October 21, 2010
Obama and Clinton's Betrayal of an Ally
Hillary Clinton's admonishment of Great Britain's military spending cuts fails to take into account her significant role in Britain's defense woes.
Last week, in an interview with the BBC, Mrs. Clinton commented on reports that the British government is to cut defense spending as part of wider spending cuts designed to reduce Britain's Greece-like debt. Clinton's language was far from diplomatic and was essentially a lecture about Britain's responsibilities on the international stage. When asked if potential cuts worried the Obama administration, Clinton replied in the affirmative, stating,
The reason it does is because I think we do have to have an alliance where there is a commitment to the common defence. NATO has been the most successful alliance for defensive purposes in the history of the world, I guess, but it has to be maintained. Now each country has to be able to make its appropriate contributions.
In one sense, Mrs Clinton is quite correct. We conservatives in Great Britain were hoping that spending cuts would be made to the bloated welfare system, the almost unworkable National Health Service, the enormous government bureaucracy, and the quite useless international aid budget -- which includes giving large amounts of money to nuclear powers such as India.
However, the Conservative (Tory) Party, although in power, is led by the highly "centrist" Prime Minister David Cameron and is in coalition with the socialist, anti-war Liberal Democrats, led by the pro-EU, anti-American Nick Clegg, who is currently situated as Deputy Prime Minister. The big-government, high-tax Liberal Democrats have wailed continually for assurances that cuts would not "hurt the poor," instead calling for stronger cuts to the military, while conservatives have called for cuts to the big government quangocracy and fluffed-up welfare system currently in place.
The predictable result is compromise between the two. There have been cuts to government bureaucracies (causing the influential Trade Unions to threaten strikes), and the welfare system will be reformed, much to the horror of left-wingers who have predictably tried to portray minor welfare cuts as a return to Dickensian nightmares. However, the Liberal Democrats have managed to squeeze an 8% cut in defence spending out of David Cameron, causing much consternation on the Tory back benches. Watching their party engage in ridiculous cuts to the military at a time of crisis, cuts that mean that we will have aircraft carriers with no aircraft, is a crushing defeat for British conservatism and for Britain's security in the world.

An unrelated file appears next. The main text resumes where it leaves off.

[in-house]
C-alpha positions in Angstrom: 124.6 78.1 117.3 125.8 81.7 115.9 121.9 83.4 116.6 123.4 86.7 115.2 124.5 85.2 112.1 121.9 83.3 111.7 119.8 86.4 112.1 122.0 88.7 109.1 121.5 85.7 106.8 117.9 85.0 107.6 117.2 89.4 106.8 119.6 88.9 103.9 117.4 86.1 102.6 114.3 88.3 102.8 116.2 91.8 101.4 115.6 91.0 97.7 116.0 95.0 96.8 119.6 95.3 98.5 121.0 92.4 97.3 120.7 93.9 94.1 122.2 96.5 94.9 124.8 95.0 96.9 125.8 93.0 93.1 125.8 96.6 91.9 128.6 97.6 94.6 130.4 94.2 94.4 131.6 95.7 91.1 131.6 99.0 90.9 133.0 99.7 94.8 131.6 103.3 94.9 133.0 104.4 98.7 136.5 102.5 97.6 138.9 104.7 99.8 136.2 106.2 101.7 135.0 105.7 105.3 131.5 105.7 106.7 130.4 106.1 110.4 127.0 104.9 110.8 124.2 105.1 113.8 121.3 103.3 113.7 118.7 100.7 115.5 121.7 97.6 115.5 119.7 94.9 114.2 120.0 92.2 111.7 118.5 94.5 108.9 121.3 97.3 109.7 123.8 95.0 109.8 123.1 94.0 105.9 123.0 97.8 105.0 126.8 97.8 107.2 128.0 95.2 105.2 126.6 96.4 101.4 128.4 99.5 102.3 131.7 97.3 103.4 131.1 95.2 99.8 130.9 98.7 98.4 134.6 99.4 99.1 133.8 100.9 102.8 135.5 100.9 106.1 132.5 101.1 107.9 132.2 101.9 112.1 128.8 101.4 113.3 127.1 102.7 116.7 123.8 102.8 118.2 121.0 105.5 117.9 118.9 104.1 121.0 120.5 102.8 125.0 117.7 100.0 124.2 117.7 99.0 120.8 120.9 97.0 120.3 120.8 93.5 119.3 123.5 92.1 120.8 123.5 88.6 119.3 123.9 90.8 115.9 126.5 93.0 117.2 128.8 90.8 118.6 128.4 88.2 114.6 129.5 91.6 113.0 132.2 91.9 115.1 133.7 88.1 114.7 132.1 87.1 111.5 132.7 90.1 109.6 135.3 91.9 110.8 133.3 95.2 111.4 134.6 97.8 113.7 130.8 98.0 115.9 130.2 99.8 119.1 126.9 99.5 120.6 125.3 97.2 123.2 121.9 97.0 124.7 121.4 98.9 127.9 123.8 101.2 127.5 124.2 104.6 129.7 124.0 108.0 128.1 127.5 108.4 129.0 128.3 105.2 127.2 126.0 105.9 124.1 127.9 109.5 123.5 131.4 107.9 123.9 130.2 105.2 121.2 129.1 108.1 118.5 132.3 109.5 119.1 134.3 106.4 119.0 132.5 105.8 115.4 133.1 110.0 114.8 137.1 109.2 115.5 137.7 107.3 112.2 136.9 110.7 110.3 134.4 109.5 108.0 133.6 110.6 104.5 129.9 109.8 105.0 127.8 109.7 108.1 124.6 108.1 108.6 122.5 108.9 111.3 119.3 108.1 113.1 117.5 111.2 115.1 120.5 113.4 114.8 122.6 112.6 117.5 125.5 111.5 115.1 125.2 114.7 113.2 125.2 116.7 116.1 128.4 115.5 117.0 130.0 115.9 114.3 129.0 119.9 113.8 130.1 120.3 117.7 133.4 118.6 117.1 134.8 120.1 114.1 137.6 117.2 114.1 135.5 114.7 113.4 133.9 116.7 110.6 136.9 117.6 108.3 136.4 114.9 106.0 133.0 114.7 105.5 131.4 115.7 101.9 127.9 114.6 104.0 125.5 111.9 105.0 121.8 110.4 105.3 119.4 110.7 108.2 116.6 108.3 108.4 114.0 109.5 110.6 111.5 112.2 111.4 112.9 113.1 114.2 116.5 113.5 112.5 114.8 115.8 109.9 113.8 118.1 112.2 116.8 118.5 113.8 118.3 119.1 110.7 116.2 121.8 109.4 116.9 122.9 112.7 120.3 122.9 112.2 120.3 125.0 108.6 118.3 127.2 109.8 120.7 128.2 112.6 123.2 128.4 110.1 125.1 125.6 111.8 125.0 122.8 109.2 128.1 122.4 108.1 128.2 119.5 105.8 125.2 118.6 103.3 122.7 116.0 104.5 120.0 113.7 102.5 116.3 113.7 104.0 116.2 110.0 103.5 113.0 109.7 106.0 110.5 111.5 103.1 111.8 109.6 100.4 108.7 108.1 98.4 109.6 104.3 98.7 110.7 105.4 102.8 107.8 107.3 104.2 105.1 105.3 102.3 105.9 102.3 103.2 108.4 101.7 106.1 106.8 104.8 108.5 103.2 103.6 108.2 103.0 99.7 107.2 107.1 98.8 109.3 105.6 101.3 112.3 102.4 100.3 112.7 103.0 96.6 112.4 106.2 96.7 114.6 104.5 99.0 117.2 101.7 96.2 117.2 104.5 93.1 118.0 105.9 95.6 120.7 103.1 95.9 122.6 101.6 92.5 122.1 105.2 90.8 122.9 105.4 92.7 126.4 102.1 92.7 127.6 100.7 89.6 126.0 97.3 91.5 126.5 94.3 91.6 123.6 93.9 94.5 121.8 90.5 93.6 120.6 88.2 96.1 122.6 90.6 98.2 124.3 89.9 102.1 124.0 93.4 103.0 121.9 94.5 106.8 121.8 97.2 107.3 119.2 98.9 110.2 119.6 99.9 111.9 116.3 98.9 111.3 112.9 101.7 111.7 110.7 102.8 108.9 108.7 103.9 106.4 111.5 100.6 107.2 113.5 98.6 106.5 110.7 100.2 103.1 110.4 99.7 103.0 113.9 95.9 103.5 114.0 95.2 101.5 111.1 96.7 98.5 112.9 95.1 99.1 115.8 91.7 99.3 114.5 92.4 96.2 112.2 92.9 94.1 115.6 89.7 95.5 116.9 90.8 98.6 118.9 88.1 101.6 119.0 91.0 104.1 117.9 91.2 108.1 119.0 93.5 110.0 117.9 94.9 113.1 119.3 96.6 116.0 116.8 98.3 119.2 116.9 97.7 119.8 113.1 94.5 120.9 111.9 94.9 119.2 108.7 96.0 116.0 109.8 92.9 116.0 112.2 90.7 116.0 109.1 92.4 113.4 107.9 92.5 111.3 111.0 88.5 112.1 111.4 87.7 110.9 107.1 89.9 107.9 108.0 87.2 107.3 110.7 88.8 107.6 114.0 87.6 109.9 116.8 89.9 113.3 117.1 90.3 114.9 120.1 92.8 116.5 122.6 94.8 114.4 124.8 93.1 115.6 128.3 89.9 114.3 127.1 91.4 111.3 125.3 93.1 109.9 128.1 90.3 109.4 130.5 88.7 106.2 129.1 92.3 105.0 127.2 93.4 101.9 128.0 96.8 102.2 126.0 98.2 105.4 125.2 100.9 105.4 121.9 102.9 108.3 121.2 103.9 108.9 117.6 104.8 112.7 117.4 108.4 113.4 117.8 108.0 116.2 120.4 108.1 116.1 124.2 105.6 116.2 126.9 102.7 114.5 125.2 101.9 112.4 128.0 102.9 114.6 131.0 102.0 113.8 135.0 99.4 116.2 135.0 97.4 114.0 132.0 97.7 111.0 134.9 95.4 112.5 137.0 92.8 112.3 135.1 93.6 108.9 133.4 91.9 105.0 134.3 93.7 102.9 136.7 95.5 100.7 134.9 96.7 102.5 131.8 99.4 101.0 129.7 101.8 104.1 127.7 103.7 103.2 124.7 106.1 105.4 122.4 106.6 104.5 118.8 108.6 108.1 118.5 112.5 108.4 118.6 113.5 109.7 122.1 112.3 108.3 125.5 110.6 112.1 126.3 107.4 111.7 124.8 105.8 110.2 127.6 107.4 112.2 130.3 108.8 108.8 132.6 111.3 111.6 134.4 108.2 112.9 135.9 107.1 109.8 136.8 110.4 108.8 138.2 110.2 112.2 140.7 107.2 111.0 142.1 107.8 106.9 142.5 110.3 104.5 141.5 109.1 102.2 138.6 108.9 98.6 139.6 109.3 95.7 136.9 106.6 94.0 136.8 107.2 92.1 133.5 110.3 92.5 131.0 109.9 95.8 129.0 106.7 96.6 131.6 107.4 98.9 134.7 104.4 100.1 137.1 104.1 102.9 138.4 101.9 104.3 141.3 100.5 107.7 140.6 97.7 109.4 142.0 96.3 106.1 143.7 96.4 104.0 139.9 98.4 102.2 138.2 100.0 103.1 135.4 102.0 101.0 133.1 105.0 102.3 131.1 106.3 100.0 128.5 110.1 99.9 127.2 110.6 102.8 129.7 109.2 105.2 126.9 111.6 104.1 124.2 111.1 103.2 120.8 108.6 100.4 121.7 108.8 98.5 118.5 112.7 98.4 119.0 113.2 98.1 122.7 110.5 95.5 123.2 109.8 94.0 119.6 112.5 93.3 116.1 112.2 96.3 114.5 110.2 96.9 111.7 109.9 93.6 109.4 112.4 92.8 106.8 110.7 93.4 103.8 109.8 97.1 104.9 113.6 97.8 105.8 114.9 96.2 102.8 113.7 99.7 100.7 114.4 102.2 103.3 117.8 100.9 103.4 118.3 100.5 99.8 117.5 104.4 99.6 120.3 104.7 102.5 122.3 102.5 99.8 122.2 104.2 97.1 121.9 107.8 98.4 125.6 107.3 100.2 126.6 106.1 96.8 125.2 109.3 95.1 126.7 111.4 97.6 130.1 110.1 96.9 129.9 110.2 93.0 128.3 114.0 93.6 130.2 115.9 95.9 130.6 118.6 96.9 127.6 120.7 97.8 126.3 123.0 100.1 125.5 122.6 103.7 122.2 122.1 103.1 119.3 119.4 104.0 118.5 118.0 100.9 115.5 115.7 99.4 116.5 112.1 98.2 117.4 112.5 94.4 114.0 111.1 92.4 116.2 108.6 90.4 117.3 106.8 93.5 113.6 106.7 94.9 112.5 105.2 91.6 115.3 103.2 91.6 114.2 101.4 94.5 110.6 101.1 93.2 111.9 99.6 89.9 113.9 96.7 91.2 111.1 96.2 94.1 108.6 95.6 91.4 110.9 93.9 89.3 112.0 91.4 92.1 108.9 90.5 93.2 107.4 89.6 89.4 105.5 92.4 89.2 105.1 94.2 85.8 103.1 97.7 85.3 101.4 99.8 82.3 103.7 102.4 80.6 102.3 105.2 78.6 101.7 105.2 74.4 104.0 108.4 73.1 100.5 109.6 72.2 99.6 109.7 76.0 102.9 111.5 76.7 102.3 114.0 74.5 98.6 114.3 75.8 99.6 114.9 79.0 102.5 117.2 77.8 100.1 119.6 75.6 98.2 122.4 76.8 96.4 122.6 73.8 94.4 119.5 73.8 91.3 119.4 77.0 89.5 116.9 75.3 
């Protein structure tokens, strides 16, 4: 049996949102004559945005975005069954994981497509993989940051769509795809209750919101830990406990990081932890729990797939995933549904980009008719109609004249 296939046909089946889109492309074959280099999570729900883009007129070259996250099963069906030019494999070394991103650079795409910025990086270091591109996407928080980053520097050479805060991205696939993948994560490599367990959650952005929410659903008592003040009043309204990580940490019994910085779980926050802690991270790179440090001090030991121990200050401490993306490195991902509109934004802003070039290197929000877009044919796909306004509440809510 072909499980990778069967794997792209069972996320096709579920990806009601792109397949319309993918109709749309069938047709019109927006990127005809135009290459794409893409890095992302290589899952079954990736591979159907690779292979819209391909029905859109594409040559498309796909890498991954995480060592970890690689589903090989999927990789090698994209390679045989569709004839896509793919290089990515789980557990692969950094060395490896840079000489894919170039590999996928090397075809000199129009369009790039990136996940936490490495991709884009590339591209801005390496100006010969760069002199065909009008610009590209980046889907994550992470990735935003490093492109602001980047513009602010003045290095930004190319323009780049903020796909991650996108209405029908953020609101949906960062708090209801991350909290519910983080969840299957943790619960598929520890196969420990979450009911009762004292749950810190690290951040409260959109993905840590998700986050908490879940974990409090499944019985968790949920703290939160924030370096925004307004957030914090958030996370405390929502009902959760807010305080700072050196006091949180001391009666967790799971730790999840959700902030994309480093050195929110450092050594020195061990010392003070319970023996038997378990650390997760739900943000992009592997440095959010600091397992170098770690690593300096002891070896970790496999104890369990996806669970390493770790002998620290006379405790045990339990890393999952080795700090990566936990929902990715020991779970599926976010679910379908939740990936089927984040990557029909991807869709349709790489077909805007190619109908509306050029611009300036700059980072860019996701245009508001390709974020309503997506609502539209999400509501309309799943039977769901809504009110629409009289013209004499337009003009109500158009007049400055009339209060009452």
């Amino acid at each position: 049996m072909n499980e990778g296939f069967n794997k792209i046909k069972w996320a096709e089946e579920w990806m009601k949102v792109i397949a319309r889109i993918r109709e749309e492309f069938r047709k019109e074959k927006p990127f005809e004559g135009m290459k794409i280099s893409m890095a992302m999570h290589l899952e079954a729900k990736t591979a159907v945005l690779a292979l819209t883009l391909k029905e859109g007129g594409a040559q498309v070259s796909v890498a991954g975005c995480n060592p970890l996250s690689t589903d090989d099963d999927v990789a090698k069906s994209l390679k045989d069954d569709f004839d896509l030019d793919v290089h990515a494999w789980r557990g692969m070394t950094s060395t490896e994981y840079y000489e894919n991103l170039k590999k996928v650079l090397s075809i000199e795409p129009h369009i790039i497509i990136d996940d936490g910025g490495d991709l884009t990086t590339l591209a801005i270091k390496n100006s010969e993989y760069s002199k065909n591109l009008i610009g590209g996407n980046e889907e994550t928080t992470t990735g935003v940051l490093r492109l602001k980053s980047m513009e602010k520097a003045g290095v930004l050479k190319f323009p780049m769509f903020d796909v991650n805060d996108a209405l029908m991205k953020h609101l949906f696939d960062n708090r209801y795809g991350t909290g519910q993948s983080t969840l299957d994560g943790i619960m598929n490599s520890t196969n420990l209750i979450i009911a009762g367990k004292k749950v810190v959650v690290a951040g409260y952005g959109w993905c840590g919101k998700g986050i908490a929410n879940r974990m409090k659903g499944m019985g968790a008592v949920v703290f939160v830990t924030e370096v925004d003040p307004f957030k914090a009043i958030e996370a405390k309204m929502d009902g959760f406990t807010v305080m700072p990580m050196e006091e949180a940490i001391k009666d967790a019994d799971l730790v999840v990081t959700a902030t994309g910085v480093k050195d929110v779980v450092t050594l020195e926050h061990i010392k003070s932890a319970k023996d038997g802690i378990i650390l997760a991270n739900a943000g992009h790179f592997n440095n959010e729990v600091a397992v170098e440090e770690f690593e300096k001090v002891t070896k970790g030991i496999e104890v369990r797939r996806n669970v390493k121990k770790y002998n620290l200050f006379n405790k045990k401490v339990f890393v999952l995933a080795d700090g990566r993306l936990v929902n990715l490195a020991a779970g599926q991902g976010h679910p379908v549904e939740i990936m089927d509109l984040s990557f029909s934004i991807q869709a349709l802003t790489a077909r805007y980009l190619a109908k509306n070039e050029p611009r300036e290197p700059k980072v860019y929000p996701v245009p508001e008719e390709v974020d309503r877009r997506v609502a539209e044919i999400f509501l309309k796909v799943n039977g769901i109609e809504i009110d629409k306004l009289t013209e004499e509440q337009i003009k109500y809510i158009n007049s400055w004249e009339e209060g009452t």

Mrs. Clinton, along with Defense Secretary Robert Gates, used arguments that many of us on the British right have been using for a while to try to prevent these disastrous cuts. Clinton and Gates are correct -- cuts to defence will affect Britain's ability to contribute to NATO, it will make it harder for us to fight in the War on Terror, and it will make it harder for Britain to defend herself in the case of an attack.
However, as we on the British right lick our wounds and wonder how a supposedly conservative government is agreeing to defense cuts at such a time of international unrest, we might look to Mrs. Clinton and the Obama administration as one of the reasons we have fallen to the antiwar, pacifist sword of the Liberal Democrats.
It is not easy to be a pro-American Brit in contemporary British politics. The country as a whole is generally center-left, and there is a very strong left-wing movement, both from the Liberal Democrats and from the normally dominant Labour Party. Leaders of both parties have openly regretted the war in Iraq, and Deputy Prime Minister Nick Clegg is highly outspoken in his desire for Britain to separate herself from America and become closely united with the European Union. So for those of us arguing for a closer relationship with America, it can often be a tough sell with so many anti-American voices screeching in the background.